Your fifth grade ELA update for May

With the (hopefully for good this time) advent of sunny spring days and the end of state testing, your fifth graders are doing a deep dive into the American civil rights movement. We’ve been immersed in this work in reading, writing, and social studies as we push ourselves to collect and sort through important facts and consider ways to layer our own thinking over them. The first cycle of this work has involved reading all across myriad texts on the subject and organizing what we learn into subtopics, then flash drafting across all of these subtopics in a research report structure. Our big revision work has taken the form of doing targeted research to fill in gaps in our understanding, as well as using strategies like noticing patterns, developing theories, and building empathy in our readers. This round of work will culminate soon in the publication of collaborative classwide books that touch on a variety of subtopics.

Soon thereafter, our research will specialize into specific subtopics, examples of which include “famous civil rights leaders,” “the role of students in the civil rights movement,” and “landmark Supreme Court cases.” Students will target their research, writing and publishing individual research reports on a single subtopic of choice. We can’t wait to share this work with you at a publishing party sometime soon!

Our work in social studies also supports our immersion in civil rights research. A current mini-unit entitled “Kids Who Resist,” spearheaded by our own wonderful TA, Kate, introduced us to the Greensboro 4 and the idea of peaceful protest. Students got creative by designing their own flyers to advertise sit ins at the Woolworth’s Lunch Counter in 1960. Upcoming topics include Ruby Bridges and the Birmingham Children’s Crusade!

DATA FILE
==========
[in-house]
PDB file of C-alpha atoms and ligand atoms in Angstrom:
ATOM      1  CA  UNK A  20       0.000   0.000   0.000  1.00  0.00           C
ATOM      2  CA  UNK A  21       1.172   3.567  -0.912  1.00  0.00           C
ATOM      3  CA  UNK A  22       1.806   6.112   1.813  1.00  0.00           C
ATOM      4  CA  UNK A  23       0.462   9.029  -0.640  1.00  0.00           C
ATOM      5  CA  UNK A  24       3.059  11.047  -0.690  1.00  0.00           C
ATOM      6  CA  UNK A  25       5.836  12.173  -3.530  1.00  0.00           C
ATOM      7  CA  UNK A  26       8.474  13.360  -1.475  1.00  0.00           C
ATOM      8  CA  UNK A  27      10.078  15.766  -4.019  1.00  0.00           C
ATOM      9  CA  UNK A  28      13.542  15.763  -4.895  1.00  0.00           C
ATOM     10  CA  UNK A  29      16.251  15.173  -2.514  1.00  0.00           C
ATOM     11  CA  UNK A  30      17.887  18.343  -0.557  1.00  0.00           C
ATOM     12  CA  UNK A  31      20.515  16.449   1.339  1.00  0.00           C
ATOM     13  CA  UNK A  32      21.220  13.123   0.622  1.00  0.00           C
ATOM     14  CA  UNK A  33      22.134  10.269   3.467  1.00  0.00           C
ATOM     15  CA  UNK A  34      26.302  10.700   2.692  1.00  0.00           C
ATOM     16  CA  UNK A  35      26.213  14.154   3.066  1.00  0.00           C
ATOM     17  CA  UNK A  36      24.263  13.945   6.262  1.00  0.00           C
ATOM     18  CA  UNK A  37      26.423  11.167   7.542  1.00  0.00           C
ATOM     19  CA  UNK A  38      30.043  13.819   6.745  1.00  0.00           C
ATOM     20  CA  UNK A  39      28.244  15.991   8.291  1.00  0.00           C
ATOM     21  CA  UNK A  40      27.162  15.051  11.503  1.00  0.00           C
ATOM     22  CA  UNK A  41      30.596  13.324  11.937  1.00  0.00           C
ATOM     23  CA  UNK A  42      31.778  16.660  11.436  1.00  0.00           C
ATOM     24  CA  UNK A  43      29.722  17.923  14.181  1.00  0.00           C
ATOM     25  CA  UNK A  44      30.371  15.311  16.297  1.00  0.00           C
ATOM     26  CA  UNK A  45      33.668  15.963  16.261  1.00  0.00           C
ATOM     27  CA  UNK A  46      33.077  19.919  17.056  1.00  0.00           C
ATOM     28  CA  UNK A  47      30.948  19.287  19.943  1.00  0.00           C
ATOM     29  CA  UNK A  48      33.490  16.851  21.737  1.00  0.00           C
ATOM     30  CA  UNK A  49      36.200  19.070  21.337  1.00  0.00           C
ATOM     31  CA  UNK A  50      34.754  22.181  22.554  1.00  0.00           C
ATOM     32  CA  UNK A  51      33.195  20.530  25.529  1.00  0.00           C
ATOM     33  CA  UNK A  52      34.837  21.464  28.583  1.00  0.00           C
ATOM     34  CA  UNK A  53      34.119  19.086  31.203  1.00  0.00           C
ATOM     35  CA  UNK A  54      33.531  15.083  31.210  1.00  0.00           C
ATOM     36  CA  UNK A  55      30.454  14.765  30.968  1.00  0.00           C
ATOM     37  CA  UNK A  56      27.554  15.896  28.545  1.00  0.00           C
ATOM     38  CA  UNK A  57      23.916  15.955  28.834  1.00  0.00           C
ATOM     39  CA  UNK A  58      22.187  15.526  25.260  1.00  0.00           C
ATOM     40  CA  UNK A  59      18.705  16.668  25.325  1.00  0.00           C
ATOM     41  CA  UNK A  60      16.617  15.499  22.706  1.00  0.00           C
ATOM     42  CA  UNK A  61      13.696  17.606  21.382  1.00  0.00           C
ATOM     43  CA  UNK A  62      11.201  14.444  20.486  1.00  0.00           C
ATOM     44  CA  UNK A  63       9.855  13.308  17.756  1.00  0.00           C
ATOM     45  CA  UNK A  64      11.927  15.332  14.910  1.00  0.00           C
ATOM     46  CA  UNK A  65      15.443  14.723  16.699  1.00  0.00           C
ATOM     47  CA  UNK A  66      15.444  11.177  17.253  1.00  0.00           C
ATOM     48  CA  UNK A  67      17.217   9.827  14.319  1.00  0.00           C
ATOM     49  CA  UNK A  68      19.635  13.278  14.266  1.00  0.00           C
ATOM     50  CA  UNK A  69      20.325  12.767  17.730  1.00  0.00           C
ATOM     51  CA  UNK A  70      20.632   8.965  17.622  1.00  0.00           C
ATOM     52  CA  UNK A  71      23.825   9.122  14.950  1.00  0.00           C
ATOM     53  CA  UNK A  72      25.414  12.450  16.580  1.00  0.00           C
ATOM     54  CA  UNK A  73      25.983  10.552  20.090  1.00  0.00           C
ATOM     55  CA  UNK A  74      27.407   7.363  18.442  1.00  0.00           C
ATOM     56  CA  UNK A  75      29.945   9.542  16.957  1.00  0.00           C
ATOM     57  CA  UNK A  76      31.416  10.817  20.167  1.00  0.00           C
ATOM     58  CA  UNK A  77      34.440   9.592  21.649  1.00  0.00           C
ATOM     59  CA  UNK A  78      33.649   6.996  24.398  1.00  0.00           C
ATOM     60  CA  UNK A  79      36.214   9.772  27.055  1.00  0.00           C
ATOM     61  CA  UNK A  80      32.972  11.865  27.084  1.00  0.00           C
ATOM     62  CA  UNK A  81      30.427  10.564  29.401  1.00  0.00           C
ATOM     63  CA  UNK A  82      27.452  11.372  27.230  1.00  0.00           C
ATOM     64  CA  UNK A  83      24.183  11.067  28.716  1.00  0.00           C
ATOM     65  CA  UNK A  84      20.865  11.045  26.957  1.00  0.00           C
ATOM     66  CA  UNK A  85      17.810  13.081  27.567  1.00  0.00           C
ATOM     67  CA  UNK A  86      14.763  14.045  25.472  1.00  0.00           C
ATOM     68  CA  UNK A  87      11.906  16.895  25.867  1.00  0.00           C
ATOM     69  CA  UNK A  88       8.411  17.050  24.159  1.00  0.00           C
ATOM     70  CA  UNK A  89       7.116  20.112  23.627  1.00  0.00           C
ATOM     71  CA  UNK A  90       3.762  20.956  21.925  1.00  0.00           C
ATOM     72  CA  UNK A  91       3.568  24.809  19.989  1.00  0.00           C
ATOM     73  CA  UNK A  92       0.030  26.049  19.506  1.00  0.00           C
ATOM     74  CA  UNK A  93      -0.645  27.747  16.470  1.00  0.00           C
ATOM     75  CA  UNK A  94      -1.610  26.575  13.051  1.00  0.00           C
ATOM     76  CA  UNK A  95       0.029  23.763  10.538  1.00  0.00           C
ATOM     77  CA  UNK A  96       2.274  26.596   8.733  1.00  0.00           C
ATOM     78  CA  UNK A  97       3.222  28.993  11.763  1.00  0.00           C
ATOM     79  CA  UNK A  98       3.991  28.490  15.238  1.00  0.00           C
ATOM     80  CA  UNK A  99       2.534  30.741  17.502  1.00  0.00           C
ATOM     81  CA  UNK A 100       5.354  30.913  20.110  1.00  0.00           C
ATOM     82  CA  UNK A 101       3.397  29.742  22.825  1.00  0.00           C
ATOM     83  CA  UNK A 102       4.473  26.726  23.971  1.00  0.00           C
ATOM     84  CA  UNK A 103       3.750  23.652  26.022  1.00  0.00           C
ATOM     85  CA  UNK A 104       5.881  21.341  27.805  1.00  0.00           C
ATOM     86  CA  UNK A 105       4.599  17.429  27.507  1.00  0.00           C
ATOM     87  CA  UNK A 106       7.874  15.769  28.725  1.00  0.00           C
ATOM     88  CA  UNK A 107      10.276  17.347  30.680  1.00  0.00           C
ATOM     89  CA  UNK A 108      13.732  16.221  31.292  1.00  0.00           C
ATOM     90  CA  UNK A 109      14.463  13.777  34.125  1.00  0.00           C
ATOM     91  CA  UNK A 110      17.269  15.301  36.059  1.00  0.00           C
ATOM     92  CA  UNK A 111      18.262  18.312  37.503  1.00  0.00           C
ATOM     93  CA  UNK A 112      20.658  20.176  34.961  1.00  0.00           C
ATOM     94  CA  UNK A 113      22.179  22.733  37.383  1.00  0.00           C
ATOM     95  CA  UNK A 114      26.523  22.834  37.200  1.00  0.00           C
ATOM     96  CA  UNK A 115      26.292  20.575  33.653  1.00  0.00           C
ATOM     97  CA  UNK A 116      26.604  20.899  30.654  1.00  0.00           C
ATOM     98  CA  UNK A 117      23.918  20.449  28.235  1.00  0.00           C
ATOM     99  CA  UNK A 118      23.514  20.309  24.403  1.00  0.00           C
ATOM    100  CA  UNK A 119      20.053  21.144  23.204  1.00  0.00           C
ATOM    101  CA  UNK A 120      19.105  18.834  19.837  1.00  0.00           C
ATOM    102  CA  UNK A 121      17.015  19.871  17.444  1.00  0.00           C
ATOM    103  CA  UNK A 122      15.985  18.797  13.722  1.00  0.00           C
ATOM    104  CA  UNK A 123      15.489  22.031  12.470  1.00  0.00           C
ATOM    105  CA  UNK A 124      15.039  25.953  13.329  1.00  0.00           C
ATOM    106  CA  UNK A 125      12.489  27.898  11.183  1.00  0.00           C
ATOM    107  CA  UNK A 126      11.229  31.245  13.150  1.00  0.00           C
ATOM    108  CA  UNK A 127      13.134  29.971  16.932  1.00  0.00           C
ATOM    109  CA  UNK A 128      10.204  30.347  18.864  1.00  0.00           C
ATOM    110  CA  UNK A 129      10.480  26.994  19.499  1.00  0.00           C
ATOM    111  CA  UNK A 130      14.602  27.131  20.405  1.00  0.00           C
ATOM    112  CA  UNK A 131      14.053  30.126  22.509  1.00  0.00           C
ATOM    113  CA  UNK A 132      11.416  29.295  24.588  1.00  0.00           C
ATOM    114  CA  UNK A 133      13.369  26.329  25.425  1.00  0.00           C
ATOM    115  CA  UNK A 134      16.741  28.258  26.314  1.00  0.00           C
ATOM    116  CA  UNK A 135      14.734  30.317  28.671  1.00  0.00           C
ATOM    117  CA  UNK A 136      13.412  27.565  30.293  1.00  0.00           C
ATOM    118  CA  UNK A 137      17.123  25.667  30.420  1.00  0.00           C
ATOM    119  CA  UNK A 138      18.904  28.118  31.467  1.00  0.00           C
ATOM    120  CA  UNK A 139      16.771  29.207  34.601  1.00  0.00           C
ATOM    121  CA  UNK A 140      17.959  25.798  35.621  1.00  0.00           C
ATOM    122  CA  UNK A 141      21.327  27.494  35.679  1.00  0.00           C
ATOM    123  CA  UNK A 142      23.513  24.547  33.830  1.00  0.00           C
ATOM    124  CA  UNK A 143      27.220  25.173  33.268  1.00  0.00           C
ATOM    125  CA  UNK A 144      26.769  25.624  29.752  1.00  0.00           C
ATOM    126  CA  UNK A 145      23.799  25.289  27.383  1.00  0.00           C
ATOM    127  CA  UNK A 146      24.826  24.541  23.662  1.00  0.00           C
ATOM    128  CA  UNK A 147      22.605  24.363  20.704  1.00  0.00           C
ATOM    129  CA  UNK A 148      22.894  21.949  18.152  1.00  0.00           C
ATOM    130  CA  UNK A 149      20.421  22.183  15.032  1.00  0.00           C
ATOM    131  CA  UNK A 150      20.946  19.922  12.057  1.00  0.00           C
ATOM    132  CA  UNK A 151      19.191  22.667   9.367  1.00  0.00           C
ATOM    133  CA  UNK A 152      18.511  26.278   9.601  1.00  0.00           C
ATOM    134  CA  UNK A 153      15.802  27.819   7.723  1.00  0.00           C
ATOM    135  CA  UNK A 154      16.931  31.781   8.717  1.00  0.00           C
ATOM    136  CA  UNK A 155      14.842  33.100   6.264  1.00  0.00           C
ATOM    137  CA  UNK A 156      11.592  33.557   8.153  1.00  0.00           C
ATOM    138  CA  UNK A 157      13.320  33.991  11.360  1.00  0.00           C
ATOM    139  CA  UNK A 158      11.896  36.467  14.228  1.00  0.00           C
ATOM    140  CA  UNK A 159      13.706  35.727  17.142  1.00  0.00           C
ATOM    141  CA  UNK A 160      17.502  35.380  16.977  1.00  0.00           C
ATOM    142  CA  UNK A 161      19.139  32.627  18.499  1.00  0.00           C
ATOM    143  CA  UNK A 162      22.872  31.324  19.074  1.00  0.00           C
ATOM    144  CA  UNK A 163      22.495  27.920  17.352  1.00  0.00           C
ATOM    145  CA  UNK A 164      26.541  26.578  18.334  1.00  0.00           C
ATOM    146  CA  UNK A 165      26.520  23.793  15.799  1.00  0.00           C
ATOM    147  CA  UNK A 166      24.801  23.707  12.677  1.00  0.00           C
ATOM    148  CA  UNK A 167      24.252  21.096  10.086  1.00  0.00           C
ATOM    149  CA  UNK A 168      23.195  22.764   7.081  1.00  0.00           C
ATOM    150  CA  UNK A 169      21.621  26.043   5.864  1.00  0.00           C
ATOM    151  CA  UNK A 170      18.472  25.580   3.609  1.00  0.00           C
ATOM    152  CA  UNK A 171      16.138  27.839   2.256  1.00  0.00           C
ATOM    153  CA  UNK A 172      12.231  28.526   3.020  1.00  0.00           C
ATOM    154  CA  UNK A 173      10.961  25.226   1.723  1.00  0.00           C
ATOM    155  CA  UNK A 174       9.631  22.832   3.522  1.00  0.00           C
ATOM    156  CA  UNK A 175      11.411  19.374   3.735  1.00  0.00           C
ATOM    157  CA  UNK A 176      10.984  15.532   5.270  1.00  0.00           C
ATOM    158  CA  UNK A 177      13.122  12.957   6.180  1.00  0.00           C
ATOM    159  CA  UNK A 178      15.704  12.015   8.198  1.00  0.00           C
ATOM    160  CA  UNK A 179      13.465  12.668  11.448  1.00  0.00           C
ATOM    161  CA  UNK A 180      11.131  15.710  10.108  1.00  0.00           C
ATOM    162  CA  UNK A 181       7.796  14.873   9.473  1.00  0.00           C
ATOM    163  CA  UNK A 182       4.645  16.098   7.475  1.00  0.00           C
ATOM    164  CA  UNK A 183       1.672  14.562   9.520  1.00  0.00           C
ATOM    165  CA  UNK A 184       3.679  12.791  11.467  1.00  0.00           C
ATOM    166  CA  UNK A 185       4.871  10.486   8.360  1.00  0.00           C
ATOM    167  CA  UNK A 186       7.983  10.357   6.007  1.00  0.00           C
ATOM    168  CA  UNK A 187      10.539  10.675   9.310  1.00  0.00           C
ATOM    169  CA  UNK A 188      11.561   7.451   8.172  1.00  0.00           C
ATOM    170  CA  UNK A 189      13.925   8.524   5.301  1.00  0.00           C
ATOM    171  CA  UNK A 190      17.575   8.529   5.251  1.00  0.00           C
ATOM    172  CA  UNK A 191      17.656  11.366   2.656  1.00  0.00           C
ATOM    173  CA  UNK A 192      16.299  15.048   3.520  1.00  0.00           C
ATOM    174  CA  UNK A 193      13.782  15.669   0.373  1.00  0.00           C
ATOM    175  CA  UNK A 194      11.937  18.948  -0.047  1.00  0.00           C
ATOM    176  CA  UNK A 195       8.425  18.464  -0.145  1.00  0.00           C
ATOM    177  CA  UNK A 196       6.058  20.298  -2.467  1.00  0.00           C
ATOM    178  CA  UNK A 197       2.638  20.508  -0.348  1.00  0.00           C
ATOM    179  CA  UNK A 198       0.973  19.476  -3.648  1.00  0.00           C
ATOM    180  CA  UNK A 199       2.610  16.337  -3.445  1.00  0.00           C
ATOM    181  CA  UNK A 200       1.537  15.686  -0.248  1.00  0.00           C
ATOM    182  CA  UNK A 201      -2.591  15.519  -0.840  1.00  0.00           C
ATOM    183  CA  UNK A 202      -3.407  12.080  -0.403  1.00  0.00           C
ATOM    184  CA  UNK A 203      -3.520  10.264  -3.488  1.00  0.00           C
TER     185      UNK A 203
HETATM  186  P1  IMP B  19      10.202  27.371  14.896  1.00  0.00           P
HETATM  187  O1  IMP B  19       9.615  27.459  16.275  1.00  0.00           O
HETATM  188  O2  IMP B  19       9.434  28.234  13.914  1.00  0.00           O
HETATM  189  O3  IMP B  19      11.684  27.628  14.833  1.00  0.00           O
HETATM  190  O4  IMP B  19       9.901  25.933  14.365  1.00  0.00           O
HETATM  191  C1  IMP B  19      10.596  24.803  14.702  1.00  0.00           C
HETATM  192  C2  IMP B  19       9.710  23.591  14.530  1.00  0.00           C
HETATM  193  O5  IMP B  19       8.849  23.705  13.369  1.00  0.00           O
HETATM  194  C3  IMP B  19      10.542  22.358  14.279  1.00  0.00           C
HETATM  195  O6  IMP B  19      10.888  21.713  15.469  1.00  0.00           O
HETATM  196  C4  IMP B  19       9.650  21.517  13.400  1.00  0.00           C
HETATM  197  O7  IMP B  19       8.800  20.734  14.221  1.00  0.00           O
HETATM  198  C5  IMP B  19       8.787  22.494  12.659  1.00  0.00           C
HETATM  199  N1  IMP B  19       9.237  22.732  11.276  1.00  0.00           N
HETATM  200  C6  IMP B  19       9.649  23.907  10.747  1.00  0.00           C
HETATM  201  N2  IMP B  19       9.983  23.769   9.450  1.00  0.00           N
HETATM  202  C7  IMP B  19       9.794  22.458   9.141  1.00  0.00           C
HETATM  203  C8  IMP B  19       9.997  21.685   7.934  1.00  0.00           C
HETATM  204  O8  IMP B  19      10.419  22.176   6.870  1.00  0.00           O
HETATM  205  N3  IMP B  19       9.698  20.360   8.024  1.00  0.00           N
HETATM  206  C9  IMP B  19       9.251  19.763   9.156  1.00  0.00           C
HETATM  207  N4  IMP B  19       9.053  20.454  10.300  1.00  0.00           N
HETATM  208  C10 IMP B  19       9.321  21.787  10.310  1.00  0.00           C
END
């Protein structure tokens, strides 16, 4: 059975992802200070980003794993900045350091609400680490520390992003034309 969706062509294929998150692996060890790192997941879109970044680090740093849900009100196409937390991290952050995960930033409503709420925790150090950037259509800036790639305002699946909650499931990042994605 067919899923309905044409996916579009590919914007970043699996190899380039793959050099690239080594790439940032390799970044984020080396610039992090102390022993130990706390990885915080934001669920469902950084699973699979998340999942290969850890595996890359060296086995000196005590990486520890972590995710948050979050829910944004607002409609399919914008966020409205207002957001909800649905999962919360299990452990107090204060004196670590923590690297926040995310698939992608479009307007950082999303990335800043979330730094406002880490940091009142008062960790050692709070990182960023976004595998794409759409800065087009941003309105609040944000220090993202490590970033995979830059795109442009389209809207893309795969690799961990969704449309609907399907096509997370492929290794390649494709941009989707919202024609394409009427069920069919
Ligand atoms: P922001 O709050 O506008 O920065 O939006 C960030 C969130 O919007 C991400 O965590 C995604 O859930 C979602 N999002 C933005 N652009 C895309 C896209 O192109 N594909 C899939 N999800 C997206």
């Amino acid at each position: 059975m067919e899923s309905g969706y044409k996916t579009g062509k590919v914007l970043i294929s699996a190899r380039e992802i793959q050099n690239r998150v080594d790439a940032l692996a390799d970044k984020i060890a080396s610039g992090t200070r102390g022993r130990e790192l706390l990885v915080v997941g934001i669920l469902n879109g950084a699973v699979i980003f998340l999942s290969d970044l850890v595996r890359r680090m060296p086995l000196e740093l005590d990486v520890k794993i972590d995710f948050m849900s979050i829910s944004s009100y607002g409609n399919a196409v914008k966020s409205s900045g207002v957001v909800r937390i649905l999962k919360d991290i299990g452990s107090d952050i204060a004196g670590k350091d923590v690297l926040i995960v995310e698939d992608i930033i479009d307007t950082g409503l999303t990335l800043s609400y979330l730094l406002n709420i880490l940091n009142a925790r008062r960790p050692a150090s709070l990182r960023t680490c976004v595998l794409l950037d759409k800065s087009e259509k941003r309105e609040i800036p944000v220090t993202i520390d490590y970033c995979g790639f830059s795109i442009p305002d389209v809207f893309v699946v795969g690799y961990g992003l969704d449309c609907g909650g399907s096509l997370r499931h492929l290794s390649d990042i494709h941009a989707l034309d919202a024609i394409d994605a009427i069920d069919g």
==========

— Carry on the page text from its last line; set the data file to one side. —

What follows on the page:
I’ll be in touch about publishing party dates as our work continues!

P.S. Lower Lab’s own creative writer laureate, Suzanne LaFleur, has a new book in the works entitled Counting to Perfect. A recent cover art sneak peek had this reader buzzing; here’s a link for anybody interested in finding out more about her upcoming work and thoughts on being a writer: Cover Art and Interview with Ms. LaFleur!

Update from Claudia (May)


We have completed a ‘Fat Test’ and a ‘Sugar Test’ for our Food and Nutrition unit.  During the fat test, students measured one gram of food, spread it on a piece of brown paper and let the sample sit over the weekend.  On Monday, we scraped off the food and measured the area of the dark spot left behind from the food. Letting it sit for the weekend helps to separate wet spots from fat spots.  Of the foods we tested, butter, salami and peanut butter were the fattiest foods we tested and raisins, marshmallows and pretzels were the least. The students engaged in an interesting discussion over foods that surprised them, and foods to enjoy in moderation based on these results.  We know our bodies need fat, but we do want to keep an eye on how much is consumed in a day/week.